I had two big takeaways from Wild Hunt’s combat after my full demo. Each of Geralt’s Signs present equal value in most situations, so it’s hard to choose between them—especially since you only have enough energy for one or two casts before needing to recharge. Geralt is fast, but even skilled dodging and rolling won’t save you from every hit. So what’s best? Quen’s shield that damages enemies on contact? Igni’s powerful and incapacitating blast of fire? Axii’s mind-altering power that sets enemies against other foes? I was rarely completely certain I was making the right choice, which added a good degree of tactical urgency to fights where merely parrying and striking require focused attention.

My second takeaway? How smooth and elegant killing things as Geralt feels. I’m curious whether the flow of combat, which involves carefully watching enemy movements and quickly reacting with dodges, parries, or bursts of offense, will stay fresh and interesting over dozens or hundreds of hours. But mechanically, movement feels great and timing feels fair and accurate. Much of the challenge comes in learning the aggression, behavior, and unique defenses of new monsters. Parries don’t seem to work on every foe, for example, as one might expect—who could be expected to riposte the swipe of a griffin’s enormous wing? Meanwhile, an abundance of abilities to spend level-up points lends potential for deep RPG customization, but I couldn’t get a great sense of these abilities and their utility in my playthrough.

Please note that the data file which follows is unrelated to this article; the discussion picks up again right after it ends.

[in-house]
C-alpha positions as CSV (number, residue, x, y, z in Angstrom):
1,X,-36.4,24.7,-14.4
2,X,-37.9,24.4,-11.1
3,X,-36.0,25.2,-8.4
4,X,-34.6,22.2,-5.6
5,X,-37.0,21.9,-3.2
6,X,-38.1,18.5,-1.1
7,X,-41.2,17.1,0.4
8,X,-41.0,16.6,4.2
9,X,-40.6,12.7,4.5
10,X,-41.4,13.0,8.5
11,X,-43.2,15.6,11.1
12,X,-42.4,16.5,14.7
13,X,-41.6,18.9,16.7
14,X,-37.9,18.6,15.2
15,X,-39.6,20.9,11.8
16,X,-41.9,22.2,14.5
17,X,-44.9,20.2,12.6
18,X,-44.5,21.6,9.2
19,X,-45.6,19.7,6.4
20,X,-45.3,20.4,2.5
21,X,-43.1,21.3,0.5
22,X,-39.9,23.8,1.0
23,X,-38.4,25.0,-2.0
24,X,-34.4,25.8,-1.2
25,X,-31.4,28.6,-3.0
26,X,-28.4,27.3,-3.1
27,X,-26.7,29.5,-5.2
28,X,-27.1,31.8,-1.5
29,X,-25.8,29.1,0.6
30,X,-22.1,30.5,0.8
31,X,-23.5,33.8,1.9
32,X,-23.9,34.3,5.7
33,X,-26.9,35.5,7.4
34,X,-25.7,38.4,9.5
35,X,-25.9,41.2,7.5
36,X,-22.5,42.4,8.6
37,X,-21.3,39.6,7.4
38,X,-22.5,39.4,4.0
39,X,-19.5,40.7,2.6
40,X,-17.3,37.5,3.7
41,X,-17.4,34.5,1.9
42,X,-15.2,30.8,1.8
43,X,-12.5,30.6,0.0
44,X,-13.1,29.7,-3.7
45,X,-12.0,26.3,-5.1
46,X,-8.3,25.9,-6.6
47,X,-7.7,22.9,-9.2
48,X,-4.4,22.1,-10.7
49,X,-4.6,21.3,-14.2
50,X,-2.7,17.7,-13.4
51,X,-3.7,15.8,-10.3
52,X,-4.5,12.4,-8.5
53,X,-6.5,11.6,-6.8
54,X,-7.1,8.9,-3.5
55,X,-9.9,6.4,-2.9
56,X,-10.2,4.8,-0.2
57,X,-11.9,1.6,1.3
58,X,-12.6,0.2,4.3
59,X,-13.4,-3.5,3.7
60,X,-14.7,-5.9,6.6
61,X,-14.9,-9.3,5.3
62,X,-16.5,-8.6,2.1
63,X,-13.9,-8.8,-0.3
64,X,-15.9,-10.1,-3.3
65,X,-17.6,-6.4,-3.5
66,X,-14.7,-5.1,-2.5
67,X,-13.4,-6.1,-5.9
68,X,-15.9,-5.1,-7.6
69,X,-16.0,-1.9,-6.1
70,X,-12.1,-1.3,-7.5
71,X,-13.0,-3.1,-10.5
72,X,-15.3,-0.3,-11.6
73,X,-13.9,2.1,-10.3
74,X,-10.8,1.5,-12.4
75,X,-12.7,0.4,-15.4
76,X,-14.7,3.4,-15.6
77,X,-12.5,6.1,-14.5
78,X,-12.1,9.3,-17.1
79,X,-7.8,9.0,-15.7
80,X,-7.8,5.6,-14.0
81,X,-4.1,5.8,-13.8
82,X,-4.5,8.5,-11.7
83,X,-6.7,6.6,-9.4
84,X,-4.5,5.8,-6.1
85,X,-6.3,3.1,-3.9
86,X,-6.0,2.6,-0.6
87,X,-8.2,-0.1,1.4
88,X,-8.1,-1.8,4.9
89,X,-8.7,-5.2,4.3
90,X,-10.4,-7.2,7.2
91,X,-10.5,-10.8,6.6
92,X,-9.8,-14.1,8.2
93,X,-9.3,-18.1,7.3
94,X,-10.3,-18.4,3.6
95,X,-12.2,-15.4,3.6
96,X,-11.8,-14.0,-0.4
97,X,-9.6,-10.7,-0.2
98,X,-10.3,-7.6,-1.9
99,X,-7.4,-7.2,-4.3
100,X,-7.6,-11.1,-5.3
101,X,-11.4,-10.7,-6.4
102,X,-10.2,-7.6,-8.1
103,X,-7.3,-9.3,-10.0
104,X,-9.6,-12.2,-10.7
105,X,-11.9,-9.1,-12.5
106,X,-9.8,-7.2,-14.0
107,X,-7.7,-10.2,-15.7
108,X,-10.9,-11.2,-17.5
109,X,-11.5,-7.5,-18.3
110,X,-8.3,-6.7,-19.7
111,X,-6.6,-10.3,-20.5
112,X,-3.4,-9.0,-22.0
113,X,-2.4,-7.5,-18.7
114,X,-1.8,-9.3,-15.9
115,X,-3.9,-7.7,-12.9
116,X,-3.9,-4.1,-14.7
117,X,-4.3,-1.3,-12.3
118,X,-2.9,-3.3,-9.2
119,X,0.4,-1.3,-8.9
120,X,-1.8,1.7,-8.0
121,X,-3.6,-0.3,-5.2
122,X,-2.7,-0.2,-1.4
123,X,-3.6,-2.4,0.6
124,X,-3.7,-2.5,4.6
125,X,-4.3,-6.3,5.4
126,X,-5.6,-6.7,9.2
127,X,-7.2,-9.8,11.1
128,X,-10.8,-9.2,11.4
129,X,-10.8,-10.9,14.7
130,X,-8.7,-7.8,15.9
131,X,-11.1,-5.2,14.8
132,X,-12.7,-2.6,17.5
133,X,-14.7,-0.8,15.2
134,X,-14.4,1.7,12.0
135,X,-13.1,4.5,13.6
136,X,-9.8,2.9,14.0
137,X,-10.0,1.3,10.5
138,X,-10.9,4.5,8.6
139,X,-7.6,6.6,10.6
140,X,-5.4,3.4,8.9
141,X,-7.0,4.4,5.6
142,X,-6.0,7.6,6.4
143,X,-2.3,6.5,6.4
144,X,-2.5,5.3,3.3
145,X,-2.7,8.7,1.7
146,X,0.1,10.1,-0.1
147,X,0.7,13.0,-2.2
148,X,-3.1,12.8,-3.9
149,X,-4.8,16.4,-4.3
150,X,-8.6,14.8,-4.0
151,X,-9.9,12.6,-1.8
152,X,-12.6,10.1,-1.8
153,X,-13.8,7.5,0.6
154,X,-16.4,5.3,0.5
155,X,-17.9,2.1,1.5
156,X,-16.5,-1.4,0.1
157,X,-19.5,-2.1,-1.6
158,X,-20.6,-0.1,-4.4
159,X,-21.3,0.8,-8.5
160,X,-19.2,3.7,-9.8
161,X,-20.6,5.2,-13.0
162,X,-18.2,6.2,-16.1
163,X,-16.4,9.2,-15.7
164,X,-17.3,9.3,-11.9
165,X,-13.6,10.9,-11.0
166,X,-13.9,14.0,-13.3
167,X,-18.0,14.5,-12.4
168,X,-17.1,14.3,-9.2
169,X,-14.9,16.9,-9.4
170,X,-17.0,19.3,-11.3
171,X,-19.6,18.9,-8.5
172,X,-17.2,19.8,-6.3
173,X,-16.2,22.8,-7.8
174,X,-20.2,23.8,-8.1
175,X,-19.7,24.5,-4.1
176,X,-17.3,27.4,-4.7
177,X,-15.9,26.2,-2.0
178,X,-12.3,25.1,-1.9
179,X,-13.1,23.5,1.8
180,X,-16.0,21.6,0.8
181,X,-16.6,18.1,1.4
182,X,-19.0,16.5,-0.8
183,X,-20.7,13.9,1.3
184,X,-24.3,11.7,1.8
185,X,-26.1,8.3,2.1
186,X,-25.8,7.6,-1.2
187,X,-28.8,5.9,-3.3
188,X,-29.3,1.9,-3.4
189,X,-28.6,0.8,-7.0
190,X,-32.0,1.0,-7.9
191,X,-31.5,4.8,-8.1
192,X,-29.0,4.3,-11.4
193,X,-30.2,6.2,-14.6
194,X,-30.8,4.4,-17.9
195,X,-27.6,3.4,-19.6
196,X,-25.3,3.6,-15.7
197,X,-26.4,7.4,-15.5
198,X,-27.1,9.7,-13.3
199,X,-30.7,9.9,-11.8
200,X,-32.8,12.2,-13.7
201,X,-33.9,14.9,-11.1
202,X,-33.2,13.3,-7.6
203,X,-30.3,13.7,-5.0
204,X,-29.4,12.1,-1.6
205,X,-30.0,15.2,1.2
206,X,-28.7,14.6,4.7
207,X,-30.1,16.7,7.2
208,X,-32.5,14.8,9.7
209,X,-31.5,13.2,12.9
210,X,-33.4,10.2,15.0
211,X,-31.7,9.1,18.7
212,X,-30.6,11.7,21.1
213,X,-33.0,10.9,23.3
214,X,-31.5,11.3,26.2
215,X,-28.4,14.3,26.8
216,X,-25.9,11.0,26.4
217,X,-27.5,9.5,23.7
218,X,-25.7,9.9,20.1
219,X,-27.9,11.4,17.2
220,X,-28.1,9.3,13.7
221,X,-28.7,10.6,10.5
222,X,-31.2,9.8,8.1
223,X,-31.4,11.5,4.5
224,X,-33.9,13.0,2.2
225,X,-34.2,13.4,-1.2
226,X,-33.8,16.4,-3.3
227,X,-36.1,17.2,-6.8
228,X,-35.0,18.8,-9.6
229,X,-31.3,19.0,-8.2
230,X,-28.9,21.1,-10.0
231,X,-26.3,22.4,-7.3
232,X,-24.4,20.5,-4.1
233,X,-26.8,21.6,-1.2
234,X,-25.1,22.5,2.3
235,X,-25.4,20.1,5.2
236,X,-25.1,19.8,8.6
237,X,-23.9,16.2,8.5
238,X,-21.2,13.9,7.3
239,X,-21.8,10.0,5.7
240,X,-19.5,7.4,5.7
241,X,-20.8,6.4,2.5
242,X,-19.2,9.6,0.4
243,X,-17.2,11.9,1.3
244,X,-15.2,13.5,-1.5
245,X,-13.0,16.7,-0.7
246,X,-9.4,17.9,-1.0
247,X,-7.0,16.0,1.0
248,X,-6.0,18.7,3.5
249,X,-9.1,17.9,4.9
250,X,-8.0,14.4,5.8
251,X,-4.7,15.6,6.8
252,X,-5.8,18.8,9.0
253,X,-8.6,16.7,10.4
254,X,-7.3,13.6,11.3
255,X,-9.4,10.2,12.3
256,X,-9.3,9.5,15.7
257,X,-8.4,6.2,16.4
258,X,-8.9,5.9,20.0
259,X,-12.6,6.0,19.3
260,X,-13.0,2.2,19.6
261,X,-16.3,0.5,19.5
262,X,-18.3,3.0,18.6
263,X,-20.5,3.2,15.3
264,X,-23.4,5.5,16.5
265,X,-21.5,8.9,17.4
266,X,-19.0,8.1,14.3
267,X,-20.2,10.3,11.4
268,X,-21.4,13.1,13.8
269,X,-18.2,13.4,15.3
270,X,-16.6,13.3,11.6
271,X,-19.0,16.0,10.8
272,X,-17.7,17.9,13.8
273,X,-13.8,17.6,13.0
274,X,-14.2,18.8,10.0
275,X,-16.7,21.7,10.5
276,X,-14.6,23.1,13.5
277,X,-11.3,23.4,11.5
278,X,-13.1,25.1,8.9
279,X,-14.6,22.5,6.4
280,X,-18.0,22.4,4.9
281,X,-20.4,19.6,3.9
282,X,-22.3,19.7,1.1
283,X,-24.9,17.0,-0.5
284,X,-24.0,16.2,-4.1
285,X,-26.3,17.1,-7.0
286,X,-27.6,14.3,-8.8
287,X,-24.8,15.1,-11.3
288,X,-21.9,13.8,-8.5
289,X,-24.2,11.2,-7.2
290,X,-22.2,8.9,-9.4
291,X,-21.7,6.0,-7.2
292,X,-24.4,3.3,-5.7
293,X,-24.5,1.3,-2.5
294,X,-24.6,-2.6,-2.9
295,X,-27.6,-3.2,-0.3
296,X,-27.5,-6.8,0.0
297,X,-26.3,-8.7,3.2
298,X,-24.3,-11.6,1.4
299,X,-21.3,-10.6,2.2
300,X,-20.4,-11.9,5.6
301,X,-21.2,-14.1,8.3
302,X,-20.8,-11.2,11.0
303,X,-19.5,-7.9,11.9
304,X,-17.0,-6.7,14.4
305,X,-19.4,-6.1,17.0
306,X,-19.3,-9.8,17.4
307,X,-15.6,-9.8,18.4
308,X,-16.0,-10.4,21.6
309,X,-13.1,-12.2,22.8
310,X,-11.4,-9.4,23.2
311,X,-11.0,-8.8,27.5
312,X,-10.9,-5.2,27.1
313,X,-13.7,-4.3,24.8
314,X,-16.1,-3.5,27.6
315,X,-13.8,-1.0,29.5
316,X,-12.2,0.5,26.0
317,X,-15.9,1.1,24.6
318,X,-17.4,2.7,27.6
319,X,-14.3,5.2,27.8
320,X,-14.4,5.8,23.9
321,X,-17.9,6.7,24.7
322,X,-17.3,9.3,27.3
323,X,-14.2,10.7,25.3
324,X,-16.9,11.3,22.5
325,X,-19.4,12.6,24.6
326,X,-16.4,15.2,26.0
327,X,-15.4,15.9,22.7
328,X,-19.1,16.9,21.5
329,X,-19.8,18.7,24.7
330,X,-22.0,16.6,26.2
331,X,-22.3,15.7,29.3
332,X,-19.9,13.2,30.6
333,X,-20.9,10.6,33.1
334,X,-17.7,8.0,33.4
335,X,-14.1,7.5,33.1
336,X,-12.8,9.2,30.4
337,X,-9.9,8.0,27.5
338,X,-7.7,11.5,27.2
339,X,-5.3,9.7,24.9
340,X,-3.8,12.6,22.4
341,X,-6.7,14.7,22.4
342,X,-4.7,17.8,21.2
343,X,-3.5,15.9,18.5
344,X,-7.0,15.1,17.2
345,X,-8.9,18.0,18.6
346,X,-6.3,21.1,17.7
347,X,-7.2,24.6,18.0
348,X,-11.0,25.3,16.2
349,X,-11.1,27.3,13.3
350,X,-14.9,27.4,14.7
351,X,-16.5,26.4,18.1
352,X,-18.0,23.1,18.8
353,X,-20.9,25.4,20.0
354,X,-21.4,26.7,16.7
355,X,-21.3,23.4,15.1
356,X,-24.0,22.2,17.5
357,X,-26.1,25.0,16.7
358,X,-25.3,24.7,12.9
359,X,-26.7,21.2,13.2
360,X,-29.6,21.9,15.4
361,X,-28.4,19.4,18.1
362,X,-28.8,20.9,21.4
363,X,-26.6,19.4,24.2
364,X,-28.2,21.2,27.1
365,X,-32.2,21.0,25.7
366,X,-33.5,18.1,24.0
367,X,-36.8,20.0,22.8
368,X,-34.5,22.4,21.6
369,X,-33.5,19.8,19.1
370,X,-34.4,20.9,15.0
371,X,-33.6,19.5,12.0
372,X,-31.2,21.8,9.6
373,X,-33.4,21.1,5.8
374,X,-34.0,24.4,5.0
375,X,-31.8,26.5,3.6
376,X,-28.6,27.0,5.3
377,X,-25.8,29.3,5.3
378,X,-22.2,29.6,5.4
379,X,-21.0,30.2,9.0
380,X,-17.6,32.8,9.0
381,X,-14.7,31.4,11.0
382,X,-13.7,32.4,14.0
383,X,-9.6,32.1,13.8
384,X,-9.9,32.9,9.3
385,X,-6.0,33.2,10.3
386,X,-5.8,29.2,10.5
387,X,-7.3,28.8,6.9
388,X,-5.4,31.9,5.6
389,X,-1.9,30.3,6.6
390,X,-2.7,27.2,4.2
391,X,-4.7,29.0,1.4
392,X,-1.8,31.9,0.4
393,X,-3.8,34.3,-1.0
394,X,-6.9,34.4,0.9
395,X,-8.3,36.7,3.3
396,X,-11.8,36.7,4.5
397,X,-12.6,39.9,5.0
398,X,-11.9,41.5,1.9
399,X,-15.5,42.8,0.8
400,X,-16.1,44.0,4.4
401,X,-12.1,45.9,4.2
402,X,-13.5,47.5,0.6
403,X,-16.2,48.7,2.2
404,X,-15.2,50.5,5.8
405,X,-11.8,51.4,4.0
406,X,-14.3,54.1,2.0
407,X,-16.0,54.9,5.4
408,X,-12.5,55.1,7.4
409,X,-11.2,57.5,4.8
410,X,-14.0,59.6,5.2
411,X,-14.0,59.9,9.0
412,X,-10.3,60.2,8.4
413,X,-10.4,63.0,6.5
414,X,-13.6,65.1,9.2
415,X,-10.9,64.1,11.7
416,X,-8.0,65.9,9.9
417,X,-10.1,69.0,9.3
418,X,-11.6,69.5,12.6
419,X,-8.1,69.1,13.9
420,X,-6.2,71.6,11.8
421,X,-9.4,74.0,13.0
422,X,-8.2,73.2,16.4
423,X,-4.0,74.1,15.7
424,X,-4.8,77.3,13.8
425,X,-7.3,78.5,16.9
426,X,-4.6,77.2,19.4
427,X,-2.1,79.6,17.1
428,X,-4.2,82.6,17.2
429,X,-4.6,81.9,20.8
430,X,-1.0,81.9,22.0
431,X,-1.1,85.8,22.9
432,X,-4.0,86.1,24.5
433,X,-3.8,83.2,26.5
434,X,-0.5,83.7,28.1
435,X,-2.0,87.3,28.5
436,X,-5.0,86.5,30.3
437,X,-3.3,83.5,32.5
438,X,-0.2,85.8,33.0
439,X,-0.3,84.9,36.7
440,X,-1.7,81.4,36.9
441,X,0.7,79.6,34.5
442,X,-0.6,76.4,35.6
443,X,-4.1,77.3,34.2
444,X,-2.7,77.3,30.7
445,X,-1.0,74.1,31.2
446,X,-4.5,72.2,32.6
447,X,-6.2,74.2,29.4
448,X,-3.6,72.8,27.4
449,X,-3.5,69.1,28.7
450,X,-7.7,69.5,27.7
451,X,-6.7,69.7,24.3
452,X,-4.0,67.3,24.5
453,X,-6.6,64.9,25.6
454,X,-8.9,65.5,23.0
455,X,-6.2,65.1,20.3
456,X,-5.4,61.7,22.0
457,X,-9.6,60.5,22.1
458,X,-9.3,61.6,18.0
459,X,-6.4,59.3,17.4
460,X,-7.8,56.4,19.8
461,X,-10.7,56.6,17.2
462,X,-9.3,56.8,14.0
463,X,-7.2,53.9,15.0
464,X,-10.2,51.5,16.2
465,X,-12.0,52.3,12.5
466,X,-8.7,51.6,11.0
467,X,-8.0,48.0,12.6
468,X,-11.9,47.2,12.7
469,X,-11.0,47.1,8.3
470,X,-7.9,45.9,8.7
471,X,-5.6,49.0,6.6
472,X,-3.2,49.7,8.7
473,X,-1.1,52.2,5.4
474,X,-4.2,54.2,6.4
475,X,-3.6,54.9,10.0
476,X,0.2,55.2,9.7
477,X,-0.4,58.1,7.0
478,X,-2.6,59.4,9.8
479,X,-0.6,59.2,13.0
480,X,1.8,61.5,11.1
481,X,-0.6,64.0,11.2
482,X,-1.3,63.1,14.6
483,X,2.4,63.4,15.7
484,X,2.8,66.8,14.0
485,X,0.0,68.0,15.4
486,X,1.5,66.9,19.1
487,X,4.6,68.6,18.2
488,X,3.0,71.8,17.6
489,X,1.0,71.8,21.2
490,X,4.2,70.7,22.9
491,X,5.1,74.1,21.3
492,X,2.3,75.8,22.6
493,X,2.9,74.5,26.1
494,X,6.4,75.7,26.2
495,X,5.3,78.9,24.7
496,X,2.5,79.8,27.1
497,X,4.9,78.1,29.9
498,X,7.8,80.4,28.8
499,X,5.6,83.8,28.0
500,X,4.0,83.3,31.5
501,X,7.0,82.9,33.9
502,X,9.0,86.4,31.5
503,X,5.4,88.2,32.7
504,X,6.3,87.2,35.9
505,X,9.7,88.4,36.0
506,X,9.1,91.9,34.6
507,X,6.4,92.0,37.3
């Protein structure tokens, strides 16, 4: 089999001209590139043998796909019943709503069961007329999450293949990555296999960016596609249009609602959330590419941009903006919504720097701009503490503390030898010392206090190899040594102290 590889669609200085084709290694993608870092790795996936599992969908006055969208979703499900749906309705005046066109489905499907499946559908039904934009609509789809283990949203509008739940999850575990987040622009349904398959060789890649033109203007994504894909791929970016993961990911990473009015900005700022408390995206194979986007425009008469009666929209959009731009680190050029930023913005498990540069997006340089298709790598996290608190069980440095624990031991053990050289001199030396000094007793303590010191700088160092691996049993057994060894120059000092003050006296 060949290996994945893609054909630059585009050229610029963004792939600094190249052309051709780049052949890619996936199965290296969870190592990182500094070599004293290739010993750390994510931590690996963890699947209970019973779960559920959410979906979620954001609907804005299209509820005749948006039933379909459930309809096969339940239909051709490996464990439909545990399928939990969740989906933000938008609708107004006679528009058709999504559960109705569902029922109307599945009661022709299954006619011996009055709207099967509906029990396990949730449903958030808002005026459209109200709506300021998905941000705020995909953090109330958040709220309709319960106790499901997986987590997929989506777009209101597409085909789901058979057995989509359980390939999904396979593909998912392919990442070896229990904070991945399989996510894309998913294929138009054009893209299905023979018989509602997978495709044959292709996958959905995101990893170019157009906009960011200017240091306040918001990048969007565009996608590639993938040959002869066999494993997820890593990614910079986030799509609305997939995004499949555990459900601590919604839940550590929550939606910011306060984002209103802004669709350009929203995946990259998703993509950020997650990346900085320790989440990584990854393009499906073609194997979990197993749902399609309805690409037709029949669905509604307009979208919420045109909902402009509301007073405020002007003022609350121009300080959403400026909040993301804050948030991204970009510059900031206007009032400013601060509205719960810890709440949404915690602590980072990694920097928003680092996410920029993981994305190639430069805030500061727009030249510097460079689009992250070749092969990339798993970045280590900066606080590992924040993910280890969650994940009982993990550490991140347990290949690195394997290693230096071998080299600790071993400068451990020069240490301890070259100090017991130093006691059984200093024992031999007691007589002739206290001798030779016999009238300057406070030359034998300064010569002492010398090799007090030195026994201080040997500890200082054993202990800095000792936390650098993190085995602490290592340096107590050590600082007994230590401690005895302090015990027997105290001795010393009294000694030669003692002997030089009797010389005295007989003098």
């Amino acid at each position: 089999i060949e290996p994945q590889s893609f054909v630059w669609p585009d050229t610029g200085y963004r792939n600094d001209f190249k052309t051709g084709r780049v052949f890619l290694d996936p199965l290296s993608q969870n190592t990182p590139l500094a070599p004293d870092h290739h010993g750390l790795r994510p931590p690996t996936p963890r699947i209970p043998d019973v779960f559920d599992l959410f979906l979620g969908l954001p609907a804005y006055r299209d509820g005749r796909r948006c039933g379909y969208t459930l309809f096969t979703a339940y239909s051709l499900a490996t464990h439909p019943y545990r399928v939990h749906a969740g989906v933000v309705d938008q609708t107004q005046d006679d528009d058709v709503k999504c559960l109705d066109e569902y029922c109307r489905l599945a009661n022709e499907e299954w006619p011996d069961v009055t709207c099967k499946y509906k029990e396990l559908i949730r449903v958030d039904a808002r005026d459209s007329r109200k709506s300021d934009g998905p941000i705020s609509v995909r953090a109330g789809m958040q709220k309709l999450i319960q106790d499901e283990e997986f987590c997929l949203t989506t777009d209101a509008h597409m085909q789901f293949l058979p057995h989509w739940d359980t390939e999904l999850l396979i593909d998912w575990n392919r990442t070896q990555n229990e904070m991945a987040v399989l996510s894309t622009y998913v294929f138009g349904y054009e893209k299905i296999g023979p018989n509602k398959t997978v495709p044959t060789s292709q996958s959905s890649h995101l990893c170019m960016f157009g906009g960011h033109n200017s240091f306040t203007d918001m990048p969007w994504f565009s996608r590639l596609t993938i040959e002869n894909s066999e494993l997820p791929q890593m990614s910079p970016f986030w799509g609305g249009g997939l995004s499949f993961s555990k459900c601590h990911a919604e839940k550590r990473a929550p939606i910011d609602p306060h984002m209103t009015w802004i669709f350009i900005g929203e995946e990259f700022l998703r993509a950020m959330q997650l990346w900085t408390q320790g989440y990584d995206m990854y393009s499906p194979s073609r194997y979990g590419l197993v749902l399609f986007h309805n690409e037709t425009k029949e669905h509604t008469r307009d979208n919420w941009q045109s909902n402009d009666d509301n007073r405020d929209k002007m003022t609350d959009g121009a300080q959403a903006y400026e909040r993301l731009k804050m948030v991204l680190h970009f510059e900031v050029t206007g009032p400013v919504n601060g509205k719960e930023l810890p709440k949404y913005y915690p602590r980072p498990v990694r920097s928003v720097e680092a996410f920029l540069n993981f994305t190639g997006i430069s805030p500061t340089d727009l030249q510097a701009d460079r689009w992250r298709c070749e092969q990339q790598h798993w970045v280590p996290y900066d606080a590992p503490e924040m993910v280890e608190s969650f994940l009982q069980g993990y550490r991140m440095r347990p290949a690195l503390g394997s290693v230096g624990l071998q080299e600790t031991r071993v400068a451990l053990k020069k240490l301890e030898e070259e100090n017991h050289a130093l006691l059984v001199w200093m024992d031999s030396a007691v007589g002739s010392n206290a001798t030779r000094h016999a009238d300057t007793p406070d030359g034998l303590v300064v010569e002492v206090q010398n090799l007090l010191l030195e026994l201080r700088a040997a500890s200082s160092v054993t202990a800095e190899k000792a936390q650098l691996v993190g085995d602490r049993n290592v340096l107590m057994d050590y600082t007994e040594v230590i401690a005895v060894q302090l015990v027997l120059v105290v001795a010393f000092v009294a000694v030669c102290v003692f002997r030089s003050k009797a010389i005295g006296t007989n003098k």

Fighting this beast was the touchstone moment of the game’s opening act, and came after an extensive series of preparation quests. Despite Geralt’s suave, world-weary demeanor, he knows the monsters command respect. Anything less than careful preparation would be a dance with death. With this griffin, Geralt follows leads and his own knowledge to determine the griffin’s sex, craft a potion boosting attack power, and find Buckthorn, a fragrant herb to use as bait.